Tag Archives: Depression

Bullies, Suicide and “13 Reasons Why”

I had no idea what I was getting myself into when I decided to take a peek at “13 Reasons Why” on Netflix. And yes, I am well aware of all the negative commentary surrounding it.

However, one thing I will say, is that I thought the series was well done. The writing, story, acting, and cinematography is superb.

“13 Reasons Why” is about a smart, pretty teenager named Hannah Baker who begins attending a new school, and becomes a target after a guy she liked took a photo of her coming down a slide. He decides to show the revealing photo to his jock buddies, and one of them thought it was a perfectly good idea to text it to everyone in the school.

Credit: Bully | by Jonathon Narvey | Flickr Creative Commons

It was disheartening to watch how these teenagers relentlessly bully her after that photo was sent. She did her best to cope with the cruelty that bombarded her on a daily basis. But things took a turn for the worst, when the same guy who texted the photo, raped her.

After this occurred, as a last resort, she visits with her school counsellor, which unfortunately, made matters worse. It was after this meeting, she decided to take her life. But before she does, she records 13 cassette tapes, leaving messages for everyone she holds responsible, except for one, her friend Clay Jensen.

The critics say “13 Reasons Why” glorifies rape and suicide. But I disagree. I believe the producers intention was to shock people into awareness and create a conversation to propel change.

I understand why some people wouldn’t want their small children watching it. However, I believe it should be viewed by parents and teenagers alike because of its important message.

I understand all too well about triggers, however, there is more violence in “The Walking Dead” than there is in “13 Reasons Why.” So, is it perfectly okay for kids to watch stuff like “The Walking Dead,” but not okay for them to be educated on a real and prevalent issue, such as bullying, rape and suicide?

Statistics say, suicide is the third leading cause of death in America between the ages of 10 to 24. Did you know every 98 seconds, an American is sexually assaulted, and every 8 minutes, it’s a child?

The story of “13 Reasons Why” reminds me of a YouTube video I watched several years ago of a girl who was being bullied. She made this video before she ended her life. Her name was Amanda Todd. She was just one of many who kill themselves because they see no other way out of their situation.

Just recently, I came across a story on Facebook of an eight year old boy from Ohio who committed suicide because of the relentless bullying he endured. Why hadn’t the school stepped in and stopped it? Why is bullying allowed or ignored in our public schools? Why aren’t changes being instituted to insure the safety of our children attending school?

Yet, the critics are up in arms about “13 Reasons Why.” I don’t understand. Don’t they see what is going on? Aren’t they aware of the epidemic? Aren’t they paying attention to what is happening to our children in schools across America?

Yes, the content is graphic, but so is the reality. Parents and victims of bullies need to see and understand the damage it causes. Not turn a blind eye or pretend it isn’t happening. No one can afford to ignore this problem anymore.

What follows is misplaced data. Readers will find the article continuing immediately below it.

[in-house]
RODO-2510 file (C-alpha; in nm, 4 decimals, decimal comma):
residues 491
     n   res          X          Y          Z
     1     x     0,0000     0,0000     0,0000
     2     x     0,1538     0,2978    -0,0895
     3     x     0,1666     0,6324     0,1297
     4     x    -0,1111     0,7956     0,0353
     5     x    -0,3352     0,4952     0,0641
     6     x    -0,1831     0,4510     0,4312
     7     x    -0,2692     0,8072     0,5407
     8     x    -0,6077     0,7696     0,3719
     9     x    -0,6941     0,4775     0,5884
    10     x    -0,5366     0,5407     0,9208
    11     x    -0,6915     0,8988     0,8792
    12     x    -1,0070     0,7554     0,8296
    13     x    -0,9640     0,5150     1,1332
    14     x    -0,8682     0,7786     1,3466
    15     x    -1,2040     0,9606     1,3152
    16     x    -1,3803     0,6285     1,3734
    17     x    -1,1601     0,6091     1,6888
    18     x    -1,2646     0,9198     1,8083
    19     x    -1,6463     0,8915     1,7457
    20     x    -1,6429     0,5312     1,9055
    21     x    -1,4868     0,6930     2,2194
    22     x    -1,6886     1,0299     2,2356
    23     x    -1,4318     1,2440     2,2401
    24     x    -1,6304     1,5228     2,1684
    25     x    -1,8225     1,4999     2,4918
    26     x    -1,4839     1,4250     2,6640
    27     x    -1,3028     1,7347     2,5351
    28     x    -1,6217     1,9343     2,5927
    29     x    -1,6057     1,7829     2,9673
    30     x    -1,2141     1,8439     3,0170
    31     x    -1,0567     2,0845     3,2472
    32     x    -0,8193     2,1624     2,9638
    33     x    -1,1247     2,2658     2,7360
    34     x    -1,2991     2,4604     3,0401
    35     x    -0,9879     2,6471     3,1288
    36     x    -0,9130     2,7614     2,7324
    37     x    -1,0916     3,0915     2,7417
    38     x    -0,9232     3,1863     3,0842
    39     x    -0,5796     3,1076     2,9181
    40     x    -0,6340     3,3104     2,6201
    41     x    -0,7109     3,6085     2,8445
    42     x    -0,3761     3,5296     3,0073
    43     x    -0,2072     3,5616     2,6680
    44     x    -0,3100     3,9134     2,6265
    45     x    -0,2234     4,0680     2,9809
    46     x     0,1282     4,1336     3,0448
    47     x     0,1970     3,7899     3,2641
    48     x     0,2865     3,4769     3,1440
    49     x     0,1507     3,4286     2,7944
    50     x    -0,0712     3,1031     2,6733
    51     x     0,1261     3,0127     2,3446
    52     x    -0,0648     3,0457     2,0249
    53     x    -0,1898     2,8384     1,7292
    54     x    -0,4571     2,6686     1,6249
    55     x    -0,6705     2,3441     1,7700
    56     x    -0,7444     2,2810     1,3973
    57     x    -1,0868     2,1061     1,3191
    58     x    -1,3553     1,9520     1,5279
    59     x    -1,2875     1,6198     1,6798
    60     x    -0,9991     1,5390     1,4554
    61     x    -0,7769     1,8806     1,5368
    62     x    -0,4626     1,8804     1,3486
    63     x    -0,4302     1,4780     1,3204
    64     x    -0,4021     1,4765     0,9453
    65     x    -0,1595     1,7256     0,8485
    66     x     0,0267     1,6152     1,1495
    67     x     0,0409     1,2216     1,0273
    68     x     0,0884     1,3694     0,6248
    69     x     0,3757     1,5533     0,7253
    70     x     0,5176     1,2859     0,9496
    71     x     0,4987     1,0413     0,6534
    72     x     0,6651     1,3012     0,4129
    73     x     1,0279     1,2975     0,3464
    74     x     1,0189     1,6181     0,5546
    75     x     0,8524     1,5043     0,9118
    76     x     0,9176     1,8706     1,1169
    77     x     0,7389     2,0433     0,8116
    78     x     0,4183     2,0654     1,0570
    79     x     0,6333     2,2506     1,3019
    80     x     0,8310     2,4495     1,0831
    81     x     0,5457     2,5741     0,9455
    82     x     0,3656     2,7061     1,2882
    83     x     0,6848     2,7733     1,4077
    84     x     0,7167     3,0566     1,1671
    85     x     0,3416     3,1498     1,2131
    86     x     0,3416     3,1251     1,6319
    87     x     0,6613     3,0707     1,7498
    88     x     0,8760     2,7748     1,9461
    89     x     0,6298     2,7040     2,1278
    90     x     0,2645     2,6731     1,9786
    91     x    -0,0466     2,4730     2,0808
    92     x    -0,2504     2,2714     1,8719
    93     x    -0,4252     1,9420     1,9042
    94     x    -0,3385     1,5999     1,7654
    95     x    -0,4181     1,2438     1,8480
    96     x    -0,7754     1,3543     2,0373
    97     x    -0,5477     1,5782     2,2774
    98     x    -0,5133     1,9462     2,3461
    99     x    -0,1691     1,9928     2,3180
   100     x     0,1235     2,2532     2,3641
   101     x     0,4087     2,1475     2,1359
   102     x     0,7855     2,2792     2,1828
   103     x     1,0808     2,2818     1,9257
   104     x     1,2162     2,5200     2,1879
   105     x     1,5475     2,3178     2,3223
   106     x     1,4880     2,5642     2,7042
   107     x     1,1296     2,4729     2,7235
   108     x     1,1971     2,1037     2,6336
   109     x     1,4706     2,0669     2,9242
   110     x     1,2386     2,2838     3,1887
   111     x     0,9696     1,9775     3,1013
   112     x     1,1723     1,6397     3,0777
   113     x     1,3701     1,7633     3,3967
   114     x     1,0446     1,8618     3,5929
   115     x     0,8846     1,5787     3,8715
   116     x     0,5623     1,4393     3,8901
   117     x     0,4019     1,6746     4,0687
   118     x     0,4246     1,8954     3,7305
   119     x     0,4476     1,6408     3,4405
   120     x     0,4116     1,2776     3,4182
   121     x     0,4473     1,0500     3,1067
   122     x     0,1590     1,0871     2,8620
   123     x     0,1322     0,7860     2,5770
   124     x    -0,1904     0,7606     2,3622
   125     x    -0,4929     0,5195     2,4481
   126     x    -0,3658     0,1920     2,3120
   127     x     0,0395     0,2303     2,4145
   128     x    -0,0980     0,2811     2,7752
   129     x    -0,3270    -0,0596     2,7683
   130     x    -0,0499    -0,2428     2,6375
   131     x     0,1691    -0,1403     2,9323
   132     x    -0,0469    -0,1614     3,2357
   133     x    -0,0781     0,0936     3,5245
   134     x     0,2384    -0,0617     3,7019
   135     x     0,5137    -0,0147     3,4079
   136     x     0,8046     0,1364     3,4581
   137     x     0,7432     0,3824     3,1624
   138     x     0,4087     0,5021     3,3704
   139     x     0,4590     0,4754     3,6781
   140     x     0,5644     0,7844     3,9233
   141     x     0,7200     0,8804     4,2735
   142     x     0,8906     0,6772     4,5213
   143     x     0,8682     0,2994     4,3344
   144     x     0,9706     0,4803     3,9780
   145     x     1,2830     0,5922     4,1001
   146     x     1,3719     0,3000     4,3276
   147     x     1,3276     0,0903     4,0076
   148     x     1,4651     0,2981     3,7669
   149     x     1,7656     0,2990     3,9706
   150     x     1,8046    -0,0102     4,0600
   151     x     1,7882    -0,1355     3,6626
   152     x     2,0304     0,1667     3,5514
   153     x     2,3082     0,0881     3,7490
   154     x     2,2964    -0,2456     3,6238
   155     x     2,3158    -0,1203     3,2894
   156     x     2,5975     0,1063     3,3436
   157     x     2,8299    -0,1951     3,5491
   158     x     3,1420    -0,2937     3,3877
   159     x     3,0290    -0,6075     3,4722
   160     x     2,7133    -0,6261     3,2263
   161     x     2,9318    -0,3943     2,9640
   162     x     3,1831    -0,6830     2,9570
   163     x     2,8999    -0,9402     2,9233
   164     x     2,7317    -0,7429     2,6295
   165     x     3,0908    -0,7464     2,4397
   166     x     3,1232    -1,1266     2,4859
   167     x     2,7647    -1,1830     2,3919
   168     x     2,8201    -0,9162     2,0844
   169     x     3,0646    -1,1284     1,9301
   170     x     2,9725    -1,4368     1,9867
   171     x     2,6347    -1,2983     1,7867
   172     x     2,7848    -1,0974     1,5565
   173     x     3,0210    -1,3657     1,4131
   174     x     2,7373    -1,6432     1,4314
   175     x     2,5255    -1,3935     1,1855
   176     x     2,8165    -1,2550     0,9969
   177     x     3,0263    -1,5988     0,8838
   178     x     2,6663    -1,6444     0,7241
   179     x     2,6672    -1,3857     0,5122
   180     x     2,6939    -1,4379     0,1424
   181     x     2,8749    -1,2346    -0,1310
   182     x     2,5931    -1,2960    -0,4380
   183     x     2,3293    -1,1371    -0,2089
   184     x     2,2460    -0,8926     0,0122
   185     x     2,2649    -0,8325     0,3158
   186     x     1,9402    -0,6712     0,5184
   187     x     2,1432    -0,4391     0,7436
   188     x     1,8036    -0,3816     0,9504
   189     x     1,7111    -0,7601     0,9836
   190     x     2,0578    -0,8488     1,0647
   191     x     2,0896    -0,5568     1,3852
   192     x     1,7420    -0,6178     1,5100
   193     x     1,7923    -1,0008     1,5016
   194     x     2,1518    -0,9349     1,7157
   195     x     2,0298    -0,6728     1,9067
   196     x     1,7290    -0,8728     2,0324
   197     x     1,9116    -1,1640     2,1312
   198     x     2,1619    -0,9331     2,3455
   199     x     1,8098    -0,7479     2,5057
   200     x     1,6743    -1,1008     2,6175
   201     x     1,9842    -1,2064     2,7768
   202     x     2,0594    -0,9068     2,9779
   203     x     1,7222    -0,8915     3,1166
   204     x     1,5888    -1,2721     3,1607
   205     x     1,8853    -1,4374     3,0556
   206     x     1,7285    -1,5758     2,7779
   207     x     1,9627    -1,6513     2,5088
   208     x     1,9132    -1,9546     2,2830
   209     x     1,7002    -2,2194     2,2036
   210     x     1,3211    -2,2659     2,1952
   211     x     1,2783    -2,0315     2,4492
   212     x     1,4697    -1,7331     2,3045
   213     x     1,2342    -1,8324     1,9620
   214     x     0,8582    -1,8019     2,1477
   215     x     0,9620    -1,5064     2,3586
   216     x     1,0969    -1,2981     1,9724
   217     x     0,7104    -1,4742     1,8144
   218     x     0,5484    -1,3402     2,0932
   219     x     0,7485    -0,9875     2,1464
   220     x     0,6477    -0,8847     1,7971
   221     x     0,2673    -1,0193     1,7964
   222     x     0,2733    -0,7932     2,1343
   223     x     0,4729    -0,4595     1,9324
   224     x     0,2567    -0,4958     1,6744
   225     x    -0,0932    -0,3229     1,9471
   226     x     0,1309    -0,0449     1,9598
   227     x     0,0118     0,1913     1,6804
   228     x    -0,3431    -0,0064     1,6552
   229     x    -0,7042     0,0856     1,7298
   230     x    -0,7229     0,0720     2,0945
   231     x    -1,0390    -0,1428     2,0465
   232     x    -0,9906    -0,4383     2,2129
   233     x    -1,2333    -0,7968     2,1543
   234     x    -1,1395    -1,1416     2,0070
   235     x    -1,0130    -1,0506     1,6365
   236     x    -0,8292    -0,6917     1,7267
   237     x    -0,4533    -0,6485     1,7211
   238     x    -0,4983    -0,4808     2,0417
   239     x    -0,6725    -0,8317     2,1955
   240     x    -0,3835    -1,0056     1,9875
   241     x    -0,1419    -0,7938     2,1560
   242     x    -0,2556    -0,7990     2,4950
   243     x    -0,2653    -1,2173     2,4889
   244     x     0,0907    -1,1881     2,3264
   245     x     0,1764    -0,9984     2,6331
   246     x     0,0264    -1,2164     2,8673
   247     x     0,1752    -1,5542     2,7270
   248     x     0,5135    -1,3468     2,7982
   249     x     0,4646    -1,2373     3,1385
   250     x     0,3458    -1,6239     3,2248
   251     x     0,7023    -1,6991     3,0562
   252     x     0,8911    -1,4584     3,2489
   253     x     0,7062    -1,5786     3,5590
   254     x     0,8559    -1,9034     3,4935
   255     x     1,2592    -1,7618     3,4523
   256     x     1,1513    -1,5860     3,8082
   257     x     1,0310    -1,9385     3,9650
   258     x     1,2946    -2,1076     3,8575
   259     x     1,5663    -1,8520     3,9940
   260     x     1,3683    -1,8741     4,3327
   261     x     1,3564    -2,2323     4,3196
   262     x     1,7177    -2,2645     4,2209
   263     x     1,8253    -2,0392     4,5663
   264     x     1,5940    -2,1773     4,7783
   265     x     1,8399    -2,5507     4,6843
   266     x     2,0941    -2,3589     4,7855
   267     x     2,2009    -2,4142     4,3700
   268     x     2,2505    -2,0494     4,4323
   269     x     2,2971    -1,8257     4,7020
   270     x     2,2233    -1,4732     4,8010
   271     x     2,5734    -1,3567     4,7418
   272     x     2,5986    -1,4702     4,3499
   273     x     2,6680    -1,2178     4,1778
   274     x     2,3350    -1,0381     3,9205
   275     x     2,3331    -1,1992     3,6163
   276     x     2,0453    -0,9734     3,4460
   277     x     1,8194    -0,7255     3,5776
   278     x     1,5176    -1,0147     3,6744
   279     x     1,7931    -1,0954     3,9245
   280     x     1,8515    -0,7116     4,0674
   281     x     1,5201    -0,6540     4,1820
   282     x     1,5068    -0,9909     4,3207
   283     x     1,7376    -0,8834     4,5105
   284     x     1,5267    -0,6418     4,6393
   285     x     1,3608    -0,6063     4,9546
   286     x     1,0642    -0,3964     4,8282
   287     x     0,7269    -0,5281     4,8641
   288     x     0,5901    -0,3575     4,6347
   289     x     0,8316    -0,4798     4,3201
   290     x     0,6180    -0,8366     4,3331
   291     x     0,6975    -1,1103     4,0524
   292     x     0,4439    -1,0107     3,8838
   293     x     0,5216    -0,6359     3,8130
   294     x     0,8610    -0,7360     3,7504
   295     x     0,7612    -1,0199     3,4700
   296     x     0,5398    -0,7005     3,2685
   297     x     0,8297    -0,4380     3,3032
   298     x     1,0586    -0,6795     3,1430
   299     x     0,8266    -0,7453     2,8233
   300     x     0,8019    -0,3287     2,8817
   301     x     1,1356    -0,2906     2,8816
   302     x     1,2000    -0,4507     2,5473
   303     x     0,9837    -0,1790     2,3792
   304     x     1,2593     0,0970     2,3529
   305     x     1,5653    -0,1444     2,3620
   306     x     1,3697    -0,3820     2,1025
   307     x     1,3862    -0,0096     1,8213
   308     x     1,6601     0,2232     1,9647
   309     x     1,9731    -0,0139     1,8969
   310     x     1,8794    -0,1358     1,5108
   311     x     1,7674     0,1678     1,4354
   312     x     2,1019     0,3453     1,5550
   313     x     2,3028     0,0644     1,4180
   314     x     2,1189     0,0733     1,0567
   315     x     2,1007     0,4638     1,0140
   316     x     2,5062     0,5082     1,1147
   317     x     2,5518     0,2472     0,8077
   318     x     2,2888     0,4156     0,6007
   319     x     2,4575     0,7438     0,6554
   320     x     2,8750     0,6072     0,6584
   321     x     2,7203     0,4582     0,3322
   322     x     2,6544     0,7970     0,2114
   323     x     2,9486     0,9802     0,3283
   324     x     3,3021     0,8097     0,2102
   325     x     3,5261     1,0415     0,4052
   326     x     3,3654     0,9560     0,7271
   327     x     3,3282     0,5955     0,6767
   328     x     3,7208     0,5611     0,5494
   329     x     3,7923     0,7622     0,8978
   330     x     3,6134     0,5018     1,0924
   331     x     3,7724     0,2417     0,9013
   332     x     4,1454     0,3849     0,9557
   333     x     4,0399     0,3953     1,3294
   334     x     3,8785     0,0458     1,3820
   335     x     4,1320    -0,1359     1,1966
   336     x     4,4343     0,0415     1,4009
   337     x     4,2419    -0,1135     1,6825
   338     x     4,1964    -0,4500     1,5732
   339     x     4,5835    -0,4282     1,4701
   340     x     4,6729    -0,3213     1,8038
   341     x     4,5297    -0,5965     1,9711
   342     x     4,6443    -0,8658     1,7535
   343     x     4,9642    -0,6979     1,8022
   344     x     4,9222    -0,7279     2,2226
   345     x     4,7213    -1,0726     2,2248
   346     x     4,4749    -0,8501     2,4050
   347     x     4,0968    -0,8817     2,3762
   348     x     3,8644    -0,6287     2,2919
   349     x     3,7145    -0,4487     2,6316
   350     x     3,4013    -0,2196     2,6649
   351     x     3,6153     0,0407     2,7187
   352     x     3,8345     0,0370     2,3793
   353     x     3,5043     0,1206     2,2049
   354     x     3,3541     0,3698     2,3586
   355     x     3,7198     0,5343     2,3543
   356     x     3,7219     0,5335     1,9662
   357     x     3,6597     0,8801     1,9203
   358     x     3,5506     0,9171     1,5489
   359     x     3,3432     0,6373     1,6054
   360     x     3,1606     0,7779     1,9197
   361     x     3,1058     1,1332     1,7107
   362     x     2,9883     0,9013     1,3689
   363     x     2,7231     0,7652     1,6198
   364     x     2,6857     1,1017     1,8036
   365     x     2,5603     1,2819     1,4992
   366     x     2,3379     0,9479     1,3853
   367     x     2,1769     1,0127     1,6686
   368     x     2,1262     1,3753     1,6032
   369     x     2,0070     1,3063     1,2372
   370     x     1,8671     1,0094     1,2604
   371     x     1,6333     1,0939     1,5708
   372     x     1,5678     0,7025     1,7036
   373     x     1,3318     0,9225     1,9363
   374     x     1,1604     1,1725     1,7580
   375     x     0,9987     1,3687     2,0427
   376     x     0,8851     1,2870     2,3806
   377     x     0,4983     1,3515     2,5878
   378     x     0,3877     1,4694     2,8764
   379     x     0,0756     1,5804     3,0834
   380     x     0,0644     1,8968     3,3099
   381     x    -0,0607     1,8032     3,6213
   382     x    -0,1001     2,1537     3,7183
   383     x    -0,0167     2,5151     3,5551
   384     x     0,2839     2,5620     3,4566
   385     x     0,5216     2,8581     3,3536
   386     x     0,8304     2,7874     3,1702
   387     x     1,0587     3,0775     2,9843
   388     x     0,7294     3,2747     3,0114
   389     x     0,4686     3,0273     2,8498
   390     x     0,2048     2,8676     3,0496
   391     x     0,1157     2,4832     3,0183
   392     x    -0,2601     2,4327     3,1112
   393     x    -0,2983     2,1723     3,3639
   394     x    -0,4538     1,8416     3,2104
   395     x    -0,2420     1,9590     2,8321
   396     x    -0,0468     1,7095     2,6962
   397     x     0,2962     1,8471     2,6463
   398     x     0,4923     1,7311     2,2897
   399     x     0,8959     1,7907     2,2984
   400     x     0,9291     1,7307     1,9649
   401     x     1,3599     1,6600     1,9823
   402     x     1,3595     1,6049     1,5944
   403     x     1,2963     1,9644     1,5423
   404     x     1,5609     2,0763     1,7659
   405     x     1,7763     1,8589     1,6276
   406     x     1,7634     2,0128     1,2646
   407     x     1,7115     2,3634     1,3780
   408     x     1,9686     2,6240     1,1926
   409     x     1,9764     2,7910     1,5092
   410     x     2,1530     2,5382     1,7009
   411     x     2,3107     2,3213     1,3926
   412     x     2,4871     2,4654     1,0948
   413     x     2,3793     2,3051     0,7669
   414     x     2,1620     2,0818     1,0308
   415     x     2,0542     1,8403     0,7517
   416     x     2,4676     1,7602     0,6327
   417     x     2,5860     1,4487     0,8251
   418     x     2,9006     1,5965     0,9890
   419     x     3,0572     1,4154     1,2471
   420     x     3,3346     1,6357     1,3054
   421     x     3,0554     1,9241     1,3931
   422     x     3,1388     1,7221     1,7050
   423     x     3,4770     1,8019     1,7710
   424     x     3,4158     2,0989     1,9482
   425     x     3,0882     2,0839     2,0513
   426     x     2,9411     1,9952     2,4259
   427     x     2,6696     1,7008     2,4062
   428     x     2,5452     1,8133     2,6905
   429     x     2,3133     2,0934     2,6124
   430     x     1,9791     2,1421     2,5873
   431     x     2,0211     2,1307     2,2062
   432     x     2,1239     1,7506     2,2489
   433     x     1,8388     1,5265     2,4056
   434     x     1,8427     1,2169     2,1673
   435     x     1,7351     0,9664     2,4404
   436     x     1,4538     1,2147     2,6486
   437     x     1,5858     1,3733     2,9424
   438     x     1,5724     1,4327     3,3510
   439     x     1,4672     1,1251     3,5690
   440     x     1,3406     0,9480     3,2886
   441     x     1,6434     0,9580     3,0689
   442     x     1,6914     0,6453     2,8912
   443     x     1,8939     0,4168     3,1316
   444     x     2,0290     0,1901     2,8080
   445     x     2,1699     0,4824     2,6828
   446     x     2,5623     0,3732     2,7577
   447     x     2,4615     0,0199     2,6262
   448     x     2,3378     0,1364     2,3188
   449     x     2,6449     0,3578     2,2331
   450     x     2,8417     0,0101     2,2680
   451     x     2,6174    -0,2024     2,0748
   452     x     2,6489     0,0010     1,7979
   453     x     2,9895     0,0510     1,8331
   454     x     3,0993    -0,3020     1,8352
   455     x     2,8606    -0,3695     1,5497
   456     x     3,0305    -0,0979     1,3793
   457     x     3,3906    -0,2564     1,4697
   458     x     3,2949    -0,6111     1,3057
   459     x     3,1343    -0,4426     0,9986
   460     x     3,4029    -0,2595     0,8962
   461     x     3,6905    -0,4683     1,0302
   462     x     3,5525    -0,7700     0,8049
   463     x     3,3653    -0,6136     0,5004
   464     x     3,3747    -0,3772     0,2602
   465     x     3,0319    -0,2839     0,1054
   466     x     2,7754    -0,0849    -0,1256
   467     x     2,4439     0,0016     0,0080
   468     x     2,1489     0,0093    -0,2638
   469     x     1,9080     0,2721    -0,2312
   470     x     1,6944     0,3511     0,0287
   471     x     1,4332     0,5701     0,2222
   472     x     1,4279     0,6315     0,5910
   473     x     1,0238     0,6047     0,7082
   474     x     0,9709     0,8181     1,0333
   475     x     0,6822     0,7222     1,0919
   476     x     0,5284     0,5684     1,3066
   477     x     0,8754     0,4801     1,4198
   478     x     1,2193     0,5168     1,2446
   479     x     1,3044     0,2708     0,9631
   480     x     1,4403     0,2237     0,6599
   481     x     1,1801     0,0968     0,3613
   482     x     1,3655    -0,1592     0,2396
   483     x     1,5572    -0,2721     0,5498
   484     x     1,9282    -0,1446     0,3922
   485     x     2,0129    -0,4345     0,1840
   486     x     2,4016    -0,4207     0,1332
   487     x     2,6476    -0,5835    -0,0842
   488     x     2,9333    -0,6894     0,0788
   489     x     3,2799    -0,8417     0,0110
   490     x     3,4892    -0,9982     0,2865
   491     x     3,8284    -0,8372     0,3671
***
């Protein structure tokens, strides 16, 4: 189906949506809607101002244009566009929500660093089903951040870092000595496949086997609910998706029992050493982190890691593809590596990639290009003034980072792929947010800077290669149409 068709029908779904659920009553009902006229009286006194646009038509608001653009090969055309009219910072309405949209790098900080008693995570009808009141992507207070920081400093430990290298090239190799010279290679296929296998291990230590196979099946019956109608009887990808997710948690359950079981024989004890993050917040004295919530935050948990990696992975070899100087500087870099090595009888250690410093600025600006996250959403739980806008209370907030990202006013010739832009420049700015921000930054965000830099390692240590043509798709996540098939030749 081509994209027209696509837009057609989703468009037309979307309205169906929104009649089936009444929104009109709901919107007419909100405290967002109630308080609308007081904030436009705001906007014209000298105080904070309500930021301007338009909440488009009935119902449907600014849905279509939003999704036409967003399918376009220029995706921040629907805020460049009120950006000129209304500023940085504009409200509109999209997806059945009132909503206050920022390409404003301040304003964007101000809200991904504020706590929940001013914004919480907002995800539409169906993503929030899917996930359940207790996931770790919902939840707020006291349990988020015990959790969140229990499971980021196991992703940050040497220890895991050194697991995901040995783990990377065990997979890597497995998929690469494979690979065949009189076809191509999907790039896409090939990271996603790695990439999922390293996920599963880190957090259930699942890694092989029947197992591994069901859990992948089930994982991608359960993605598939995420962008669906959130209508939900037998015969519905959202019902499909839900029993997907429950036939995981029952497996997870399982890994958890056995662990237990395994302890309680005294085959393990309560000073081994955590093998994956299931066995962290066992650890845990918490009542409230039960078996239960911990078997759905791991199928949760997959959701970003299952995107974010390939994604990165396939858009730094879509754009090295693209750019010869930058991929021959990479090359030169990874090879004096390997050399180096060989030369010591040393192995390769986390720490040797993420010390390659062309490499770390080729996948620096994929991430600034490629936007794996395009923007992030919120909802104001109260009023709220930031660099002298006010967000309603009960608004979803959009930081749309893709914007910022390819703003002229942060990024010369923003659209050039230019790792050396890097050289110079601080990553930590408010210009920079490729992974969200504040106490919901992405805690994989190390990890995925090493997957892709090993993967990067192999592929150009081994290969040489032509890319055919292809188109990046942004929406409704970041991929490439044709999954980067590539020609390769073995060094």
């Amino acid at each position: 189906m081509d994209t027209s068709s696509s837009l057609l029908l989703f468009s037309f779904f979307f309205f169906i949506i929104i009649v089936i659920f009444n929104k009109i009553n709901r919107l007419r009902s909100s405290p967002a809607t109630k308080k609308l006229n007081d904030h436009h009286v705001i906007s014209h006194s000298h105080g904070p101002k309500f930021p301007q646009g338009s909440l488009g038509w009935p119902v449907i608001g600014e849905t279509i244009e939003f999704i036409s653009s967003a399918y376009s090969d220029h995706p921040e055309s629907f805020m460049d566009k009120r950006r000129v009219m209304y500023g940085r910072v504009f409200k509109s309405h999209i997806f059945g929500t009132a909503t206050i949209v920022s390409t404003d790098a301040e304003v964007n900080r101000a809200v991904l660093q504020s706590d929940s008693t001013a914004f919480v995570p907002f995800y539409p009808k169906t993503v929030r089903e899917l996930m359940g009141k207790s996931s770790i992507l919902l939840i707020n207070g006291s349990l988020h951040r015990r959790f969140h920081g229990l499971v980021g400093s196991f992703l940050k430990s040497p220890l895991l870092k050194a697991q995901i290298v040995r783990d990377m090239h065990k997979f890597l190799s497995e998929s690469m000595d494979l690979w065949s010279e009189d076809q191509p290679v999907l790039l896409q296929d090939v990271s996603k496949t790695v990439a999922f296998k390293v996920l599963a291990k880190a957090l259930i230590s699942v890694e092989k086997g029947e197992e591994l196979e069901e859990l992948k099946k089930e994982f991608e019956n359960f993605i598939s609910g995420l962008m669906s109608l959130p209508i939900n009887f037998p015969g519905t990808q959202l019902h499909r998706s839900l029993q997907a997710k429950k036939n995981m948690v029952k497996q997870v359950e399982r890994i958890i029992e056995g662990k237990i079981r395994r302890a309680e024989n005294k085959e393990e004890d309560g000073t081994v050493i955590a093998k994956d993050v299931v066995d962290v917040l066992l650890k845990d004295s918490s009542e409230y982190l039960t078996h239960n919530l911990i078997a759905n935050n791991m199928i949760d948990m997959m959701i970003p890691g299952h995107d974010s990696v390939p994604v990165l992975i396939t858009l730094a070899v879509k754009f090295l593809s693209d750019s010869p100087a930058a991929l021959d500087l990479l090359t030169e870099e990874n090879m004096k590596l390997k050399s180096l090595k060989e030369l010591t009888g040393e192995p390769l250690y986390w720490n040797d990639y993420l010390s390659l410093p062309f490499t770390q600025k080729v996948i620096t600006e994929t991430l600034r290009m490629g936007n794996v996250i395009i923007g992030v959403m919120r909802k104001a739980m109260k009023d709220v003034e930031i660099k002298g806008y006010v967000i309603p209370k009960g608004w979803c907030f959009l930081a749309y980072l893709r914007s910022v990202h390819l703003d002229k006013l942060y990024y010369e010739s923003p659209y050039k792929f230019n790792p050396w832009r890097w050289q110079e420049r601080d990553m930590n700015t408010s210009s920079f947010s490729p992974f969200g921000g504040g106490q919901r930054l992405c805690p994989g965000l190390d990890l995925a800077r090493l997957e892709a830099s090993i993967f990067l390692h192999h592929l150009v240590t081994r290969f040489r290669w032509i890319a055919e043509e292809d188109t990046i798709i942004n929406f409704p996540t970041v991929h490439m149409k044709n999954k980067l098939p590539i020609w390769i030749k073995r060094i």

Parents, children, principals, teachers…everyone has a part to play. Parents can’t leave parenting up to the schools, because the schools can’t do it. However, I do believe schools need to send a strong message that bullying won’t be tolerated. There needs to be accountability and a better security system in place.

It is a shame our schools have to turn into a juvenile detention center instead of being an institution for learning.

Awareness and knowledge is the first step, and I believe “13 Reasons Why” accomplished that. Now the rest is on us. Instead of protesting, debating and disagreeing about this series, why not use the energy to be proactive in spreading awareness and helping to stop bullying which is claiming the lives of our youth.

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This Quiet Madness

Have you ever wanted to give up? You look around you and everything looks grey? A sense of hopelessness envelopes you, that you can’t seem to shake it off?

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Well, you are not alone. Throughout my life, I have struggled with the torment composed of invisible scars. I’ve danced to the same tune more times than I care to admit.

It’s a combination of hopelessness, worthlessness and despair rolled into one. Unless someone goes through it, they won’t understand. So it’s like you are walking through life, on the outside looking in. Disconnected, disoriented, and in a bubble.

I get it, I do. You wonder when you will ever feel “normal”? Whatever normal is. You try hard to mask the gnawing pain with a smile. Sometimes someone will *see* and a wave of shame will come over you. Pushing you to hide, avoid and isolate even more.

This quiet madness is as real as real can be. No one knows how you truly feel or what you are going through. These invisible whips and chains torture you daily.

The incessant voices inside your head telling you, you don’t matter. You are worthless, you have no value, and you are failure.

Yes, yes… I know all too well what this is about. I’m living it right now.

Are you surprised? Don’t be. Most people don’t know the road I’ve been on, or the suffering and pain I’ve endured.

These invisible scars are hidden from the naked eye, but this silent disability is alive and well. It frames my life, and experiences.

I long for the day where I can truly be free. I envision the day where I can fly. Where I won’t be subjected to people’s opinions, or criticisms. Where I can be me and accepted and loved unconditionally for who I am without judgment. Or perhaps reach the point, where it won’t matter anymore.